I’m pretty proud of myself, and so thankful to Emily for talking with me for two hours.  Had I been running alone, I’m sure I would have slowed down.  I guess it’s just further proof that I am a social runner.

Taper = Love

Still no takers on my offer.  I’m kind of surprised.  Come on, people!

I love taper week.

Today was the kids’ first day of school, so I left work early to pick them up off the bus.  I was sitting here at home, thinking about what to make for dinner, when I had the thought:  “I should run tonight.”  Followed quickly by: “I wonder how far is on the schedule?”

I checked, and lo and behold, a blissful 2 mile run!  2 miles!  That’s almost like not running at all!  Then I have two days off before the half marathon on Saturday.  (Which will be much needed since I’ll be working long hours at work the next two days, the last thing I’ll need is to worry about squeezing in a run).

So I have full plans for how I will successfully taper the next few days.  They look something like this:

Tapering at it’s best

And I am not planning on feeling guilty at all.

One simple request

This will be a short one, because I’m on my phone typing and because it’s 10 pm. Yes, folks, she’s up late tonight!

I haven’t hit you up for fundraising dollars in a while. The truth is, I haven’t needed to. People have come through and have donated to the LiveUncommon cause in my name. And for that I’m deeply grateful. I have personally thanked each of you who has donated, you mean that much to me.

So for those of you who haven’t yet donated, or who might be looking for a way to give yet a little more to our community, I have a simple request.

Go to this site and look at the list of amazing people who have signed up to be on the LiveUncommon Race Team. Pick one who hasn’t yet met his or her goal, and donate to them. It can be as little as $5, I promise you they will appreciate it.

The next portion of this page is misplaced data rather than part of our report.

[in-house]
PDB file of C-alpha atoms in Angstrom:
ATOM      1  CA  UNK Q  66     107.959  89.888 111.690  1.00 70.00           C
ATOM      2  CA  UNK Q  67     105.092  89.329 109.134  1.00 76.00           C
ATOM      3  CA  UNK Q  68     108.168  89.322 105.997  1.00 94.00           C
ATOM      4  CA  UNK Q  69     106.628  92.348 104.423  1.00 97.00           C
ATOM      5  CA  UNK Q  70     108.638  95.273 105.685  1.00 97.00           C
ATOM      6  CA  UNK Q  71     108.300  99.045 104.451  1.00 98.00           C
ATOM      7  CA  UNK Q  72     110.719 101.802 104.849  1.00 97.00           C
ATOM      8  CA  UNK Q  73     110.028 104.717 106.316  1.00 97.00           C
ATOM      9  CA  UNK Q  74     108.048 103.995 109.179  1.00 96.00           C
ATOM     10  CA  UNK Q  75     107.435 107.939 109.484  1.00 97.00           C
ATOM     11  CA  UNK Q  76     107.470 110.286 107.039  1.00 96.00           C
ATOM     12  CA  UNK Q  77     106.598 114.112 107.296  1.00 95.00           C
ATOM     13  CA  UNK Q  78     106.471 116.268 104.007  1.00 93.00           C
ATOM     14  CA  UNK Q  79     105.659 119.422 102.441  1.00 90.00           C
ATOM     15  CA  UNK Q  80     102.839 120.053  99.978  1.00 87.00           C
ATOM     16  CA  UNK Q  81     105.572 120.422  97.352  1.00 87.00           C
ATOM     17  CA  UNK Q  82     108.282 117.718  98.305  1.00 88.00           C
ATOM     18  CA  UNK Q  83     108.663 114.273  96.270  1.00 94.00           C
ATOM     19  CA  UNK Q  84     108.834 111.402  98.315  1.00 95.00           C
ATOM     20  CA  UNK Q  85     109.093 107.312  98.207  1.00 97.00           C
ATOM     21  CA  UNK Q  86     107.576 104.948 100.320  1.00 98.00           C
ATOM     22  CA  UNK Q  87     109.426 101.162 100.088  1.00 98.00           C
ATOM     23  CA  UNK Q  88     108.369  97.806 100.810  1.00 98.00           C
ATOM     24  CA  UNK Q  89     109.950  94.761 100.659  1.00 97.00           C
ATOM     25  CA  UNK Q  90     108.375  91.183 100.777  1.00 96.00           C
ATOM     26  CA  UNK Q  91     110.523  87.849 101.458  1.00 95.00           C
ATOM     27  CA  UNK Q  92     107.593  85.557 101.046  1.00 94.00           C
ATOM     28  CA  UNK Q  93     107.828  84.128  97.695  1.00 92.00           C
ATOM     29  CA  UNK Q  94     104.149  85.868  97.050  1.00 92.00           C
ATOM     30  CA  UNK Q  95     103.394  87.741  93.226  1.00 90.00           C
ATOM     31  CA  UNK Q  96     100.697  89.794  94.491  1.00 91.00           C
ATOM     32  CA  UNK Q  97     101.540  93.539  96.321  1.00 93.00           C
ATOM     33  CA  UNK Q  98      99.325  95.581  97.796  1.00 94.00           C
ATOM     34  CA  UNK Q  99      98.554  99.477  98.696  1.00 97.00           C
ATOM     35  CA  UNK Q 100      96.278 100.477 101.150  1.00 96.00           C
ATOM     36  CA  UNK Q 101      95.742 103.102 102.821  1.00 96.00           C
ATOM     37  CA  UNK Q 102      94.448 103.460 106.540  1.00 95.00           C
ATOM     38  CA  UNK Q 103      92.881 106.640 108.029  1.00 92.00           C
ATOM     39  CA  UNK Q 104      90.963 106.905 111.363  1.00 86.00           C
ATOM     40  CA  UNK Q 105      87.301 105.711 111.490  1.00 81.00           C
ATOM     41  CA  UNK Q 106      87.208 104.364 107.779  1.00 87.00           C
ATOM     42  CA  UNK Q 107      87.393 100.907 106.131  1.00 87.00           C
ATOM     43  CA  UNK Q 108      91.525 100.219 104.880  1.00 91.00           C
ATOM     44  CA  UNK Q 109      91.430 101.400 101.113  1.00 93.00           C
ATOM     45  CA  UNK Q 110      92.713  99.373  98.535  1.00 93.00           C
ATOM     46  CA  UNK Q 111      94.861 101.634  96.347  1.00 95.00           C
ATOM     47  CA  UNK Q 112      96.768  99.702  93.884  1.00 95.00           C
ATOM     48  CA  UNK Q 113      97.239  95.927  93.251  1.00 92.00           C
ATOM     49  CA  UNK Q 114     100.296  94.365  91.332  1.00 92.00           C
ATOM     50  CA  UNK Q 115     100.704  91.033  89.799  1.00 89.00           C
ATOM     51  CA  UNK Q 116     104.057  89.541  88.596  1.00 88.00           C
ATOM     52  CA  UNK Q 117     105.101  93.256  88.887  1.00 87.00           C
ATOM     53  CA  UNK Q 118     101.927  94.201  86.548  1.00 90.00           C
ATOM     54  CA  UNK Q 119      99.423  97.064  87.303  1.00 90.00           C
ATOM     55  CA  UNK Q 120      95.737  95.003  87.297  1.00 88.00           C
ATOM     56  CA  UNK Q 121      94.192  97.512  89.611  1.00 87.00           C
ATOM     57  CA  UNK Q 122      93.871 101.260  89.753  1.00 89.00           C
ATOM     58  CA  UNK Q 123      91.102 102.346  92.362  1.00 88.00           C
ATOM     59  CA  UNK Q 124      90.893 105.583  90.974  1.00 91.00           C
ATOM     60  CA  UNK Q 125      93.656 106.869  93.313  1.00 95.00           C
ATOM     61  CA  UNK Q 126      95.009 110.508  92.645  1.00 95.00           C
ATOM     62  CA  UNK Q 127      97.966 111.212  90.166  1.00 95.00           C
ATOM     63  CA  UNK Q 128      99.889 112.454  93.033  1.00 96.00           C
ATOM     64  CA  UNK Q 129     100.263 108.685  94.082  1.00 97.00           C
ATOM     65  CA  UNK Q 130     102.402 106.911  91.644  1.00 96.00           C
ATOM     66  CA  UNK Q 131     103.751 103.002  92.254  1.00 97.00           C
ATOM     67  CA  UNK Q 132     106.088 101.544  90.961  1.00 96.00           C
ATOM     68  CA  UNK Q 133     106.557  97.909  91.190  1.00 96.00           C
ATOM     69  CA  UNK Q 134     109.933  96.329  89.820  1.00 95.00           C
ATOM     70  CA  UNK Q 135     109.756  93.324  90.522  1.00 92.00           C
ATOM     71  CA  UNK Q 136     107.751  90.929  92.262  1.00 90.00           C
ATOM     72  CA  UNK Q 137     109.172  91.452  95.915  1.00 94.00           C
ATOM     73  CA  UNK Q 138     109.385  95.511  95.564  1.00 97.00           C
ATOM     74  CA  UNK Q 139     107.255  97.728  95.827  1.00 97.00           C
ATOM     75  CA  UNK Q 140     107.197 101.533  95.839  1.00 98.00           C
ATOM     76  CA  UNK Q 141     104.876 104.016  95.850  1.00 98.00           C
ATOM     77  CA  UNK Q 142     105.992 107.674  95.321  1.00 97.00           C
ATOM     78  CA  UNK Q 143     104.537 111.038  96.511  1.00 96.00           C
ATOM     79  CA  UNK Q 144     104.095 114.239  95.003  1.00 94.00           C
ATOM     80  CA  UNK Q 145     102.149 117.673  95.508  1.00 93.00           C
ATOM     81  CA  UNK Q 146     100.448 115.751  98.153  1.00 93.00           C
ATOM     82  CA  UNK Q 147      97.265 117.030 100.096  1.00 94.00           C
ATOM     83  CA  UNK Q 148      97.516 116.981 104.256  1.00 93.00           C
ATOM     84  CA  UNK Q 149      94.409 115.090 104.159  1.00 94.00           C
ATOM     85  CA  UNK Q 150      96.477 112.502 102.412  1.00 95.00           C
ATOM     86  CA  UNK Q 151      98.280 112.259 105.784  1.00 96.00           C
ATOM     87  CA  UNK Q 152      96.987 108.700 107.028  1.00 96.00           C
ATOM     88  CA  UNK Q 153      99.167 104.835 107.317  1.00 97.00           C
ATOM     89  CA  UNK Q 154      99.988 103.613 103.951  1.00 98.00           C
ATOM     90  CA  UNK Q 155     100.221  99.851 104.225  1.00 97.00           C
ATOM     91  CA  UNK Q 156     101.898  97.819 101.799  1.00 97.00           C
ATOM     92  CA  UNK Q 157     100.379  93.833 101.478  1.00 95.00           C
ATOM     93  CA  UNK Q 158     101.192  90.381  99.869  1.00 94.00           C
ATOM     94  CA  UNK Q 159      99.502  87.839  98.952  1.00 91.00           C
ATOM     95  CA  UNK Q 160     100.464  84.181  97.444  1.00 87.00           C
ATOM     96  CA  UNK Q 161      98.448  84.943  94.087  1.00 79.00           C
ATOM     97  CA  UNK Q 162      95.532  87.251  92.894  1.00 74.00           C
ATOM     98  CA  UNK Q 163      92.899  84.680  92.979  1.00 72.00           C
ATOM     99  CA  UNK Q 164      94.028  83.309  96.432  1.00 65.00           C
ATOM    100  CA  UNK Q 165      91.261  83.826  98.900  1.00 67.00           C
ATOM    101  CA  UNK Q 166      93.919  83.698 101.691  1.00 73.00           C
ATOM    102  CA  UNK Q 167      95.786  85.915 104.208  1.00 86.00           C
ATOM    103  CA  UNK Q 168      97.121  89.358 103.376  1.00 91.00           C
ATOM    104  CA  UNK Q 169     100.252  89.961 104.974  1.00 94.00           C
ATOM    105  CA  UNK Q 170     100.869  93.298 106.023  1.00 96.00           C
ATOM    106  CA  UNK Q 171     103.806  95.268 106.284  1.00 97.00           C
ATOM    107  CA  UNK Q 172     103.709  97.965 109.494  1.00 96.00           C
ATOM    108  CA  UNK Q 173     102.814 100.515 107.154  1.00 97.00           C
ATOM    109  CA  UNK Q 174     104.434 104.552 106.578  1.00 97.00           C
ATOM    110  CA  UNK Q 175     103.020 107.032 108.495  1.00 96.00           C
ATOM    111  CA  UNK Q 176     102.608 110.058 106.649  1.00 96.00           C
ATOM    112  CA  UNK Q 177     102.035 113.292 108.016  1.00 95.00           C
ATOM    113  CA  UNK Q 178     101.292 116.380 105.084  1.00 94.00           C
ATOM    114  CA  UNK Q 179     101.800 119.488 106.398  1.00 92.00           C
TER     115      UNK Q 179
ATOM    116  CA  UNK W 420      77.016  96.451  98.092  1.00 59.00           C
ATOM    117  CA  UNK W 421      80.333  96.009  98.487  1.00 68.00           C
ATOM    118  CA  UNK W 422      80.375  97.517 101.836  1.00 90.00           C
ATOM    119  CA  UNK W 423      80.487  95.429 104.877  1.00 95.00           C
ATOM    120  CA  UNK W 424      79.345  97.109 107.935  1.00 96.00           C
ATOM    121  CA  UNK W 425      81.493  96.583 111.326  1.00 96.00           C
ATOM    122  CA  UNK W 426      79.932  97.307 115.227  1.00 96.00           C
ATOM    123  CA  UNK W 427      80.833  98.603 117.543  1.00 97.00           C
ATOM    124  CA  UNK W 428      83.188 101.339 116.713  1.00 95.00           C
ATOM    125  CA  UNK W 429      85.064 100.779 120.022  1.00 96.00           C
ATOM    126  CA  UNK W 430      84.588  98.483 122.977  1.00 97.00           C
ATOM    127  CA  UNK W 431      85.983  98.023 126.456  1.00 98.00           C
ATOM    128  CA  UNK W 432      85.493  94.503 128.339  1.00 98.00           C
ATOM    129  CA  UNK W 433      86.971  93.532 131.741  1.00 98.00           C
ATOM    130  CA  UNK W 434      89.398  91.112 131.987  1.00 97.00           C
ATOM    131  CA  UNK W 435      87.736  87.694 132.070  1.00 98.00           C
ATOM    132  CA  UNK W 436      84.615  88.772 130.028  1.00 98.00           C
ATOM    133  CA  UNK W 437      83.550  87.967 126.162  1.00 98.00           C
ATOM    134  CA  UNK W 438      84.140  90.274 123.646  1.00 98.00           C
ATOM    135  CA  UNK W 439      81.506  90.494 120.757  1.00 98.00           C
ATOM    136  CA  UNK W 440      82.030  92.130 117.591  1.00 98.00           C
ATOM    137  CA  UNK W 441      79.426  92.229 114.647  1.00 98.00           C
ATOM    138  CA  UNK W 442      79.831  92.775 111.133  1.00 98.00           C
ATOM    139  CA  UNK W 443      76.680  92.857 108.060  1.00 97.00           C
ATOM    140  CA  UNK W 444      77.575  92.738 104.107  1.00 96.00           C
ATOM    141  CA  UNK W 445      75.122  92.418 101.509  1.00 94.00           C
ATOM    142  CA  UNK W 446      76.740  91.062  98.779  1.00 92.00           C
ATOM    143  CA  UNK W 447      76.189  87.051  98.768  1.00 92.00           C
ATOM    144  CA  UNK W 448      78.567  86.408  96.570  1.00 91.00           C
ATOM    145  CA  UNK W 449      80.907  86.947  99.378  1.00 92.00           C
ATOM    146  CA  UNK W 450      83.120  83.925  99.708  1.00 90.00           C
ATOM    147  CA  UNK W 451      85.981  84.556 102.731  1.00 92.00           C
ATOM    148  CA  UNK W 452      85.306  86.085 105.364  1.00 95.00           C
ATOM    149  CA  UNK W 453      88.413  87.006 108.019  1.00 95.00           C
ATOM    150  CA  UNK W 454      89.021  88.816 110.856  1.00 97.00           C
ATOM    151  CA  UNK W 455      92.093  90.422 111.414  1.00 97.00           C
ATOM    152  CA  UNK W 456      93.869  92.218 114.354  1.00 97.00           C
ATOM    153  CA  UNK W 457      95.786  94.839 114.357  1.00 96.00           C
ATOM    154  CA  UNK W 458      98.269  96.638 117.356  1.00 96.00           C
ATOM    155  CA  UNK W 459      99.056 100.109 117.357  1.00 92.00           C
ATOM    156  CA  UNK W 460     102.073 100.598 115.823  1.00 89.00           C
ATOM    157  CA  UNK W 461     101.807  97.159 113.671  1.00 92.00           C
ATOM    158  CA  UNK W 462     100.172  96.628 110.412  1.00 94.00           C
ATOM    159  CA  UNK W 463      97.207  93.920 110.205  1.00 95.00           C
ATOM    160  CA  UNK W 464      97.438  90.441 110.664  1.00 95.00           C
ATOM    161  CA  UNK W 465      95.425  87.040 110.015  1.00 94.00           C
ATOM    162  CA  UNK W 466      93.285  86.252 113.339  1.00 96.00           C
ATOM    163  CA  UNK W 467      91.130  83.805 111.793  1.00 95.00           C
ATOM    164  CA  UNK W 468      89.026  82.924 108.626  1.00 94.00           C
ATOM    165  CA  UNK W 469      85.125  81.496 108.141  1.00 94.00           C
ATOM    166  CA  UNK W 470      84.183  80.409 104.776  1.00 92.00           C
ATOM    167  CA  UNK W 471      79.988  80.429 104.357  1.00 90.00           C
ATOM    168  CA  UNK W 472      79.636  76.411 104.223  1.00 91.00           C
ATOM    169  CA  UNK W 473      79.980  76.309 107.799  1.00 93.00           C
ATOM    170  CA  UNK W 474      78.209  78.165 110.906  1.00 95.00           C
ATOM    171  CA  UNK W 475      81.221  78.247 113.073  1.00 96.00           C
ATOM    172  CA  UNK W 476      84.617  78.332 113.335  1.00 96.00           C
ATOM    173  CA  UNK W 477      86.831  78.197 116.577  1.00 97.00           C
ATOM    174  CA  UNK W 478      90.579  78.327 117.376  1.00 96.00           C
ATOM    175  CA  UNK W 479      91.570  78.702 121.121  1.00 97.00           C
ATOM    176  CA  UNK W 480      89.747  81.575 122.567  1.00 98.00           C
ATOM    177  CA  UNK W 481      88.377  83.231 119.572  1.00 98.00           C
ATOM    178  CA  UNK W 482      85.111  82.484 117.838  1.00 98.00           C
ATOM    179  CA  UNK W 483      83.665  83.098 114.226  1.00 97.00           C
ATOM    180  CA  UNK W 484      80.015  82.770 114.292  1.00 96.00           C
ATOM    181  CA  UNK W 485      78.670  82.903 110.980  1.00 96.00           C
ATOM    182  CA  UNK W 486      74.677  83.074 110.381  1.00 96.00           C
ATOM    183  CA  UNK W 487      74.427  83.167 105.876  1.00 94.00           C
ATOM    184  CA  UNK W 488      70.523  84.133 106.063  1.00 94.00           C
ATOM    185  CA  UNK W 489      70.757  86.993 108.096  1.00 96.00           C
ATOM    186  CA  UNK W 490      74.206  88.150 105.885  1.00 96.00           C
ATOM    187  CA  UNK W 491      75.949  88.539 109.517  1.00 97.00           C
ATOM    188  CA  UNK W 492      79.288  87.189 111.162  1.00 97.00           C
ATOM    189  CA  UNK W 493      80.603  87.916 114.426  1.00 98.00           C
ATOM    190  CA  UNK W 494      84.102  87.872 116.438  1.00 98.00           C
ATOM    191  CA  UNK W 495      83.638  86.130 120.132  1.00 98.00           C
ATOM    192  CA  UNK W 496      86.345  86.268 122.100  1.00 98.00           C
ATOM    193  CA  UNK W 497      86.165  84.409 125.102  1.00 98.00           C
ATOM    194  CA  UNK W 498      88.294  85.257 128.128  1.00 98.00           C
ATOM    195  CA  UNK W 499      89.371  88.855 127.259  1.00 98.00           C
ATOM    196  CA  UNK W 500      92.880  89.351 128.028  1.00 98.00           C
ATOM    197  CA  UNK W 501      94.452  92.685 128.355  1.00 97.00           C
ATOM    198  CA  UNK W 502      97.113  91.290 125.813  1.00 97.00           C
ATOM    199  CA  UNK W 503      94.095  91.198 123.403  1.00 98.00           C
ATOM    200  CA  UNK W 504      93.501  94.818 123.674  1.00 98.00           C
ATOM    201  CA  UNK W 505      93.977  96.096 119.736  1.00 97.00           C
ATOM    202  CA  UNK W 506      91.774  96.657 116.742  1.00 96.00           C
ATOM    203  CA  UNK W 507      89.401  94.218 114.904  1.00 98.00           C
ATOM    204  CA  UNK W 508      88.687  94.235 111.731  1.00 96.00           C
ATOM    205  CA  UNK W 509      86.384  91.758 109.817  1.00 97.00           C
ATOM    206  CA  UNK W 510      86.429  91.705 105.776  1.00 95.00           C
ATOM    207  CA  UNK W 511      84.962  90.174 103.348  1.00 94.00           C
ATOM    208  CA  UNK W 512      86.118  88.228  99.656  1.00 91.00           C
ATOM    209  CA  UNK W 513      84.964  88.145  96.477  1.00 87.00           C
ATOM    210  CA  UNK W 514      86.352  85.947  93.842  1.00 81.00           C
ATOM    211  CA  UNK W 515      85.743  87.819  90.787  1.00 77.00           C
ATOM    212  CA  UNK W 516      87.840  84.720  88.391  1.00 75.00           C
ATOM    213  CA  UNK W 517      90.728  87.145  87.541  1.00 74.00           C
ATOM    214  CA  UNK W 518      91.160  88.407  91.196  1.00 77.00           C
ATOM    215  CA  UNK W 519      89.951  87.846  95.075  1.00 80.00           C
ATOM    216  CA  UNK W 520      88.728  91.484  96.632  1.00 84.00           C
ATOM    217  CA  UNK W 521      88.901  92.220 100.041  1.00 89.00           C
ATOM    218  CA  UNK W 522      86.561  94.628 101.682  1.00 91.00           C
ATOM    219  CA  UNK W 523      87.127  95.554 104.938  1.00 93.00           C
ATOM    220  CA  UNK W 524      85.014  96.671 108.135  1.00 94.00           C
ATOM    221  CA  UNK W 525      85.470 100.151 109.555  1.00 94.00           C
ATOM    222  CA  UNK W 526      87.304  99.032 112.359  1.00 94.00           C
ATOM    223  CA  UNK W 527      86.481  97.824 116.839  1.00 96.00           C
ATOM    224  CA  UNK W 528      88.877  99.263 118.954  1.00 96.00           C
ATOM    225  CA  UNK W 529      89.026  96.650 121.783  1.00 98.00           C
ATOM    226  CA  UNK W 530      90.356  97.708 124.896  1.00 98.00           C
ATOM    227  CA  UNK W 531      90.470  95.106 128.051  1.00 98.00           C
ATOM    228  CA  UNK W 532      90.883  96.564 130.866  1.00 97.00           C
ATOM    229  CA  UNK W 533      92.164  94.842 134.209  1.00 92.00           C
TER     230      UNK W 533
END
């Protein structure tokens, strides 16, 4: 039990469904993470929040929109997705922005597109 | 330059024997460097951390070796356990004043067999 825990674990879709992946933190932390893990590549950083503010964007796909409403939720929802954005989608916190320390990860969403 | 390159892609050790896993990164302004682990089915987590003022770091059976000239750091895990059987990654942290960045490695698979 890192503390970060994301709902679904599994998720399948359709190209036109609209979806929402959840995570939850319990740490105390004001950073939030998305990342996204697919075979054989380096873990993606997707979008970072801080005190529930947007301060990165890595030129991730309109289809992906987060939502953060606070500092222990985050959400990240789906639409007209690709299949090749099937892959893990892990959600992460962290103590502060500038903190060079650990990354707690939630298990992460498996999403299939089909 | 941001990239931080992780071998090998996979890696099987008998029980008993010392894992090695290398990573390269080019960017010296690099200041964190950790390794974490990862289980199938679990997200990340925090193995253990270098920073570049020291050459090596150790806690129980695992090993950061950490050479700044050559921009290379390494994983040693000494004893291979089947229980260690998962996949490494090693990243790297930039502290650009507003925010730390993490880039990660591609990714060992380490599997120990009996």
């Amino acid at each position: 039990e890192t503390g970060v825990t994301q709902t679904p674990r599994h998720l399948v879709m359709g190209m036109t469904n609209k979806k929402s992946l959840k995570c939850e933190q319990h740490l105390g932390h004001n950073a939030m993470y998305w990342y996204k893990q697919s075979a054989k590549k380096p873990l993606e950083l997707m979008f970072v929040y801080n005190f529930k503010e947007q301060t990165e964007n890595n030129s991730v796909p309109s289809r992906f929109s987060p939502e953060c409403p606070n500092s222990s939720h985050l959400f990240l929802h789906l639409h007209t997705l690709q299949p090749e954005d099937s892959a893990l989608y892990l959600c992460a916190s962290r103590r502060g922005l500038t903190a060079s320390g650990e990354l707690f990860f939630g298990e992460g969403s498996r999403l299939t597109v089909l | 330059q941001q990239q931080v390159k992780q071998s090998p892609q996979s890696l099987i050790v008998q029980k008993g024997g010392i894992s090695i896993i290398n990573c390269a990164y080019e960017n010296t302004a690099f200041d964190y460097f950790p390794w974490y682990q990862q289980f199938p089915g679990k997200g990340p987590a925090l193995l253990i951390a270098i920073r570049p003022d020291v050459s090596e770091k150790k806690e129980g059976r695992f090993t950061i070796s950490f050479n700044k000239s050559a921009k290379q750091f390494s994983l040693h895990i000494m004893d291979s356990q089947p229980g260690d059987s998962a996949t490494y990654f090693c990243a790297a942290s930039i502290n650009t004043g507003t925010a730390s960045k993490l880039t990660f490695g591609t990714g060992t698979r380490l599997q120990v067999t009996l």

Then come back here and let me know if you donate (you can just post a comment here). I’ll match your donation to that person. Plus, I will send you something special in return. It won’t be much (I still have to figure out what it will be), but it’s the least I can do.

Go now. You won’t regret it.

3 half marathons, a 5k, and an ultra

Although I have totally forgotten to mention it on the blog, I actually am training for several upcoming races.

August 18: OUCH Half Marathon ( with the LiveUncommon Race Team.

September 23: Quad Cities Half Marathon ( with LiveUncommon.

October 27: Lagomarcino’s Cocoa Beano 5k. ( Running, followed by chocolate? No brainer. Hands down my favorite race the last two years.

November 3: Tyranena Beer Run 1/2 Marathon ( This may be the race I’m most excited for. It’s held at a brewery in Wisconsin, and the race is followed by a pasta and beer party.